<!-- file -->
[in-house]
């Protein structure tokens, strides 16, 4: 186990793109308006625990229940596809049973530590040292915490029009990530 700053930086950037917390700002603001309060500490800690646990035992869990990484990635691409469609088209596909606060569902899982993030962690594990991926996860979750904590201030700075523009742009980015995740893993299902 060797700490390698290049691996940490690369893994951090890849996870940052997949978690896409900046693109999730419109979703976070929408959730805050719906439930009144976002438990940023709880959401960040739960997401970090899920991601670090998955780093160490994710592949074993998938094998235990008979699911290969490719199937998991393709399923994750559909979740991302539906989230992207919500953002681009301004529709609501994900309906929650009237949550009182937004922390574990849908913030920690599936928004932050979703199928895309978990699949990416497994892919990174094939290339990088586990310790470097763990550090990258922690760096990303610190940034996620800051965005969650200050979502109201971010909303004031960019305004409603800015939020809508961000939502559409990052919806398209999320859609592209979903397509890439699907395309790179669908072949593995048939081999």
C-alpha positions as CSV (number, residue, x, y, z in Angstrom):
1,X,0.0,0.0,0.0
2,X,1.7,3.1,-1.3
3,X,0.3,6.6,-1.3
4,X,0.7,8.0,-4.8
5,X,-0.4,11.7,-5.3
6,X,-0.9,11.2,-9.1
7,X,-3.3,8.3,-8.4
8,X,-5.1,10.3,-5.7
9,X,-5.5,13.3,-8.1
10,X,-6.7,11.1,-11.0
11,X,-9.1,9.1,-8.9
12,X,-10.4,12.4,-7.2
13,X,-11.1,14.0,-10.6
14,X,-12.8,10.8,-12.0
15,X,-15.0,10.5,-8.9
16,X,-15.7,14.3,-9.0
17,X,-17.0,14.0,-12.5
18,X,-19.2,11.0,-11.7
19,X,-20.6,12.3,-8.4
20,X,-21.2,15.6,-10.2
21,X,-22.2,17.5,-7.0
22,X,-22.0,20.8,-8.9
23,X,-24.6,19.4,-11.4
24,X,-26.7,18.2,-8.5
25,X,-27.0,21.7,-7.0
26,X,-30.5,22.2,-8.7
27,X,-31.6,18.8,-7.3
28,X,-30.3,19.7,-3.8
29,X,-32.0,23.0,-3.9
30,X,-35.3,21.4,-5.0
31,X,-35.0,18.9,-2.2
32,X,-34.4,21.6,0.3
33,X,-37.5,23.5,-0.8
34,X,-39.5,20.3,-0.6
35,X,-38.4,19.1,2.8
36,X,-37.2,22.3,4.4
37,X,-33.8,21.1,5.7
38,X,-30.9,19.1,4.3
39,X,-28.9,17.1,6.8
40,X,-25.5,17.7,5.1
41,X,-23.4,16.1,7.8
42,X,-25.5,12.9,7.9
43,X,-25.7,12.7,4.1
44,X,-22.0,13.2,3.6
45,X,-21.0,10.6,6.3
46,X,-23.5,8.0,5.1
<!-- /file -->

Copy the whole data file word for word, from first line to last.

[in-house]
């Protein structure tokens, strides 16, 4: 186990793109308006625990229940596809049973530590040292915490029009990530 700053930086950037917390700002603001309060500490800690646990035992869990990484990635691409469609088209596909606060569902899982993030962690594990991926996860979750904590201030700075523009742009980015995740893993299902 060797700490390698290049691996940490690369893994951090890849996870940052997949978690896409900046693109999730419109979703976070929408959730805050719906439930009144976002438990940023709880959401960040739960997401970090899920991601670090998955780093160490994710592949074993998938094998235990008979699911290969490719199937998991393709399923994750559909979740991302539906989230992207919500953002681009301004529709609501994900309906929650009237949550009182937004922390574990849908913030920690599936928004932050979703199928895309978990699949990416497994892919990174094939290339990088586990310790470097763990550090990258922690760096990303610190940034996620800051965005969650200050979502109201971010909303004031960019305004409603800015939020809508961000939502559409990052919806398209999320859609592209979903397509890439699907395309790179669908072949593995048939081999």
C-alpha positions as CSV (number, residue, x, y, z in Angstrom):
1,X,0.0,0.0,0.0
2,X,1.7,3.1,-1.3
3,X,0.3,6.6,-1.3
4,X,0.7,8.0,-4.8
5,X,-0.4,11.7,-5.3
6,X,-0.9,11.2,-9.1
7,X,-3.3,8.3,-8.4
8,X,-5.1,10.3,-5.7
9,X,-5.5,13.3,-8.1
10,X,-6.7,11.1,-11.0
11,X,-9.1,9.1,-8.9
12,X,-10.4,12.4,-7.2
13,X,-11.1,14.0,-10.6
14,X,-12.8,10.8,-12.0
15,X,-15.0,10.5,-8.9
16,X,-15.7,14.3,-9.0
17,X,-17.0,14.0,-12.5
18,X,-19.2,11.0,-11.7
19,X,-20.6,12.3,-8.4
20,X,-21.2,15.6,-10.2
21,X,-22.2,17.5,-7.0
22,X,-22.0,20.8,-8.9
23,X,-24.6,19.4,-11.4
24,X,-26.7,18.2,-8.5
25,X,-27.0,21.7,-7.0
26,X,-30.5,22.2,-8.7
27,X,-31.6,18.8,-7.3
28,X,-30.3,19.7,-3.8
29,X,-32.0,23.0,-3.9
30,X,-35.3,21.4,-5.0
31,X,-35.0,18.9,-2.2
32,X,-34.4,21.6,0.3
33,X,-37.5,23.5,-0.8
34,X,-39.5,20.3,-0.6
35,X,-38.4,19.1,2.8
36,X,-37.2,22.3,4.4
37,X,-33.8,21.1,5.7
38,X,-30.9,19.1,4.3
39,X,-28.9,17.1,6.8
40,X,-25.5,17.7,5.1
41,X,-23.4,16.1,7.8
42,X,-25.5,12.9,7.9
43,X,-25.7,12.7,4.1
44,X,-22.0,13.2,3.6
45,X,-21.0,10.6,6.3
46,X,-23.5,8.0,5.1